Liar, cheater, weasel are just a few of the terms used to describe one’s opponent in the recent election. Comptroller Tom DiNapoli is a good case in point. His opponent who had deep pockets outspent Tom 8 to 1. I have known Tom since he was a 17-year-old kid in Mineola High School. In his long career he has always been friendly to all. He never had a bad word to say about anyone. He was a sweet, even-tempered man. To listen to his opponent he was just short of being a criminal. Tom won the election. The public, I think, has had enough of the negative ads that they all used to blacken their opponents with half-truths, lies and gross exaggerations. It would be wonderful if in the future candidates would just tell people what they hoped to accomplish without the vicious attacks on their opponents. Don’t hold your breath.
“Greenhouse” gases: pleasant-sounding name for carbon dioxide, methane, and other carbon-based gases that threaten to destroy ecosystems, play havoc with weather patterns, raise sea levels worldwide, and inundate much of Long Island.
Police Commander of the Third Precinct, Kevin Canavan, will be the guest speaker at the next meeting of the Mineola Chamber of Commerce, Nov. 16, at Piccola Bussola. After his graduation from the Police Academy in 1988, he was assigned to the Aviation Bureau as a pilot. During that time he won the award for heroism as well as the Helicopter Association International Award for Heroism. He was promoted to inspector and named the commanding officer of the third precinct last year.
Mary Tillman is the mother of Army Ranger Pat Tillman, who was killed in Afghanistan. She wrote the book Boots on the Ground by Dusk, which detailed her attempt to find out the truth about her son’s death and exposed a cover-up by the Pentagon and the White House. Mary Tillman dedicated the book to “all military families, who are seeking to understand the sacrifices their sons and daughters have made. They too are entitled to the truth from their government.”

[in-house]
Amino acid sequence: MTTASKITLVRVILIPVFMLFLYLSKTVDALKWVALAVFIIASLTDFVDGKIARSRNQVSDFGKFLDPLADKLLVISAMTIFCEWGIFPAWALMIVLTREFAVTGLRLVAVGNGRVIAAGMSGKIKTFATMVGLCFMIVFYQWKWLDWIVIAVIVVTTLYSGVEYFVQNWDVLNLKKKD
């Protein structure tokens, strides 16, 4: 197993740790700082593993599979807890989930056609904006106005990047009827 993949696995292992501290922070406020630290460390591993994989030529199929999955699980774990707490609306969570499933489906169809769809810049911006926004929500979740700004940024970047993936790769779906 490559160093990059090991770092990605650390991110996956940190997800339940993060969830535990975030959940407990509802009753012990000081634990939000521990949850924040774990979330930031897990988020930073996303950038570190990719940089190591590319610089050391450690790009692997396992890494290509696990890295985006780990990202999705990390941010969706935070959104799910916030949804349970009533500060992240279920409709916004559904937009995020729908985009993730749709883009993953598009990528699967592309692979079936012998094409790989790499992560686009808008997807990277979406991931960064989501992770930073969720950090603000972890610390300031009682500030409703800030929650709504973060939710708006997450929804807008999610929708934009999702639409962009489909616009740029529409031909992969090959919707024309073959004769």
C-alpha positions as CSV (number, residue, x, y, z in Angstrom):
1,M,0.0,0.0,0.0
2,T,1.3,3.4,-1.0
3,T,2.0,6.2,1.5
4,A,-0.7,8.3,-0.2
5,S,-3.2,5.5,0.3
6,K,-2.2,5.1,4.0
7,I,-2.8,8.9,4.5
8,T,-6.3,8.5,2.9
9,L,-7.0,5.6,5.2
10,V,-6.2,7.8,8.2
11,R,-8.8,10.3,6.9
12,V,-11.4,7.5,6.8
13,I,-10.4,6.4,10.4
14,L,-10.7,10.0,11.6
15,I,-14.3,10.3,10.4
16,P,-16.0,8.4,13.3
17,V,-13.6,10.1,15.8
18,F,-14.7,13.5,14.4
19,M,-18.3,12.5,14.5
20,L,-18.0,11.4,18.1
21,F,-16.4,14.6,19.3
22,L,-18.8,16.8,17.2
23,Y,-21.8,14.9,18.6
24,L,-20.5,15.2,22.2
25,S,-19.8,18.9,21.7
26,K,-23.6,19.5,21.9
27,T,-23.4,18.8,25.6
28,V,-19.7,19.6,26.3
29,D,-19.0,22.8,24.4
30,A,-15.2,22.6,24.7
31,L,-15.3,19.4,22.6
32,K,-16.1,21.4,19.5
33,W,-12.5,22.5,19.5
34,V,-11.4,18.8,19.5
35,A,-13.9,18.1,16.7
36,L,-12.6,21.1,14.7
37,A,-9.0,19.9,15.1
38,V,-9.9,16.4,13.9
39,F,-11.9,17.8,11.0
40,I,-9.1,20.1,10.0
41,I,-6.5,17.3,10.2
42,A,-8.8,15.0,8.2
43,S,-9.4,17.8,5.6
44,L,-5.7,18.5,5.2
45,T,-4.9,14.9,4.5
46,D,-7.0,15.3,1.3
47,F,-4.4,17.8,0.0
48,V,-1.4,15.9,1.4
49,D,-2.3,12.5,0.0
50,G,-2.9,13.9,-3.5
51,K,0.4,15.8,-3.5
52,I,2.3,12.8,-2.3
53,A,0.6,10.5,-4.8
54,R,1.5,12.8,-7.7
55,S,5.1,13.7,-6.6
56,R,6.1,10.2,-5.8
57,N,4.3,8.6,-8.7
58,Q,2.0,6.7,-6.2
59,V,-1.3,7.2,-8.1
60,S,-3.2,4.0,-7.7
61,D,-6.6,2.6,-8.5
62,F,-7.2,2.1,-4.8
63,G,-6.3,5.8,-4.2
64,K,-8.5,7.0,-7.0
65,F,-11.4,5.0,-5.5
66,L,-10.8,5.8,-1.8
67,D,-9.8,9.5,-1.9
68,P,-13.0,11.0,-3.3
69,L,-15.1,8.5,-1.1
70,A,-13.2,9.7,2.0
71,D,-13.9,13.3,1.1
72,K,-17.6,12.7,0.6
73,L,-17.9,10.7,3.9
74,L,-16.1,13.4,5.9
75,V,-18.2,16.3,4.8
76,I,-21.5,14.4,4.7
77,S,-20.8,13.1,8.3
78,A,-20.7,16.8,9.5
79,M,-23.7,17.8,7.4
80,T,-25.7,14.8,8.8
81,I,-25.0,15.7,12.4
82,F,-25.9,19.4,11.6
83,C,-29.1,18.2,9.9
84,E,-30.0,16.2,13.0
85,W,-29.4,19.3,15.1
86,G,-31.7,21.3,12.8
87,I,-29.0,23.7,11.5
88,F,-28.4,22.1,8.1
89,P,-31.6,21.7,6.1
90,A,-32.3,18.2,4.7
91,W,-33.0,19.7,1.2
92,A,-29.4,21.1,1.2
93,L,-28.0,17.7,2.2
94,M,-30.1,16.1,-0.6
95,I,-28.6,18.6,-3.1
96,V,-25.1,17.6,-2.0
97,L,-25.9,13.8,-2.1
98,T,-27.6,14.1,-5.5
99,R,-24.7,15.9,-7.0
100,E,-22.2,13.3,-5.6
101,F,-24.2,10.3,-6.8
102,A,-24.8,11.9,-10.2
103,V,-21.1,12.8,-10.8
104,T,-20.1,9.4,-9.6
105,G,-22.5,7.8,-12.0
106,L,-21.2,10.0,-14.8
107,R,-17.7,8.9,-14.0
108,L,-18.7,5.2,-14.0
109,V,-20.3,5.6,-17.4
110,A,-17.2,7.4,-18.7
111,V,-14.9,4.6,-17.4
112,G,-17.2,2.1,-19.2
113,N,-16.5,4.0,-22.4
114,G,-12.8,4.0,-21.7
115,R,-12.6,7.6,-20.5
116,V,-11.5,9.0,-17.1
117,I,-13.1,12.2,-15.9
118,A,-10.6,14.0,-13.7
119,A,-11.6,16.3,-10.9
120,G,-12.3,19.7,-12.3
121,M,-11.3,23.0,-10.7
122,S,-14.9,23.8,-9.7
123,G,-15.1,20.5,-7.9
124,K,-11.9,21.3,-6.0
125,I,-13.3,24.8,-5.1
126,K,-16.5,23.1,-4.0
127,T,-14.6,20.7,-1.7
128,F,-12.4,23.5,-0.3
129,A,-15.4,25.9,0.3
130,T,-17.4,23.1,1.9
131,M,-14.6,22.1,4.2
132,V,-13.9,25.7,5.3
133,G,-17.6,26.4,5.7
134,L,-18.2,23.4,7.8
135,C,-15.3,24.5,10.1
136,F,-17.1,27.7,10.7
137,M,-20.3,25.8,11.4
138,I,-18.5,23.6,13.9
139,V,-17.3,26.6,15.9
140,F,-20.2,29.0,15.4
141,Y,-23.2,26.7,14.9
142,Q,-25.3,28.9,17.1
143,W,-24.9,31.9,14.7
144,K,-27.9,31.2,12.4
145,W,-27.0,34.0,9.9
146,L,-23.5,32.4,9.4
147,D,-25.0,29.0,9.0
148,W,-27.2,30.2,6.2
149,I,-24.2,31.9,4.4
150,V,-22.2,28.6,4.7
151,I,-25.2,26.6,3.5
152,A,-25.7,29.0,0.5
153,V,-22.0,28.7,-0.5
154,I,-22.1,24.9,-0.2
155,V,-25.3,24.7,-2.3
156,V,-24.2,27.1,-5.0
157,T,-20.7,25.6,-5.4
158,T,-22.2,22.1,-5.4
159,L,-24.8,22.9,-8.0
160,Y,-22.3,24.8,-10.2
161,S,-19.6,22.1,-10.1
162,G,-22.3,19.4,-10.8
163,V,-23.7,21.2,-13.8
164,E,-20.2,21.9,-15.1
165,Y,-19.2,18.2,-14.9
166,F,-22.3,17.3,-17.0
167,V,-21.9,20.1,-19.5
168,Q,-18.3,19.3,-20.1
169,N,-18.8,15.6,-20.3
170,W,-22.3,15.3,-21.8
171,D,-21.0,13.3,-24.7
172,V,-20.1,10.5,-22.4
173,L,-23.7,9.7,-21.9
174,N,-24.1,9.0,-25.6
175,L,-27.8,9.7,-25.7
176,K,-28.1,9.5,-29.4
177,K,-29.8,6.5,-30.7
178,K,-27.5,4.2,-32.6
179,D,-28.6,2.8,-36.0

What factors contribute to the value of your home? A lot has been said about property values declining because we are closing schools. How can you quantify that? Outside of the number of bedrooms and quality of the home construction, let’s examine some of the main factors in attracting prospective buyers:
Archbishop Timothy Dolan attended the opening of the story of America’s Nuns at Ellis Island and was full of praise. The history of America’s Religious Sisters, called the Women of the Spirit, was organized by our daughter, Sister Annmarie, and four other sisters. They helped raise the $4 million needed and wrote the stories and the graphics. It started in Cincinnati’s Museum and four months later moved to Dallas and then the Smithsonian in Washington, then to Cleveland and now to Ellis Island. The traveling exhibit has attracted almost 400,000 visitors to date. It stays about four months in each location. It will open early next year in Iowa and then hopefully to the west coast.
The federal Substance Abuse and Mental Health Services Administration (SAMHSA) recently released its national survey on Drug Use and Health and sadly there weren’t too many surprises. Drug use among adolescents nationwide increased between 2008 and 2009, reflecting the trend we’ve seen here on Long Island - a trend that’s accelerated into 2010.
In 1999 Congress declared September Gynecologic Cancer Awareness Month. The goal of this special designation is to raise awareness among women and healthcare providers to encourage more screenings, earlier detection and increased support for gynecological cancer research.
Cancers of the uterus, ovaries, fallopian tubes, peritoneum, vagina and vulva account for approximately 80,000 cancer diagnoses in the United States each year. This is comparable to one-third the number of cases of breast cancer in this country, and because gynecological cancers are generally associated with good prognosis when they are detected in their early stages, they have not garnered as much public attention as breast cancer and other illnesses. As a result, promotion of screening, early detection and research into the prevention, diagnosis and treatment of gynecologic cancers has lagged behind that of other diseases.
Keep the Hampton Street School open; that’s what the people want. There are 100 options I could come up with that would even cause less of a burden than the school district is proposing. The proposed bond is all-wrong.
Block parties abound this time of year. A good one was held on Beebe Road from Garfield Avenue south to First Street. Among those we had a chance to talk to were Catherine, Tony, George and Marinos Pantelides, Fernando and Lauren Mora, Cathleen Lynch, Pat Yasparro, Pam Zezima, Vala Podlesak, Noah, Ben, Melanie and Sadie Lichaa, Christine Kelly, John, Dee, Connor, Danielle and Gavin McLaughlin, Denise, Jeff, Sidney and Brent Klass, Rui Manuel, Carlos and Matias, Felipe, Luis Carlos and Amelia Concalves, Karina Teixeira, Stephen Modica, Michele Zaransky and Julia and Jessica Perrino.
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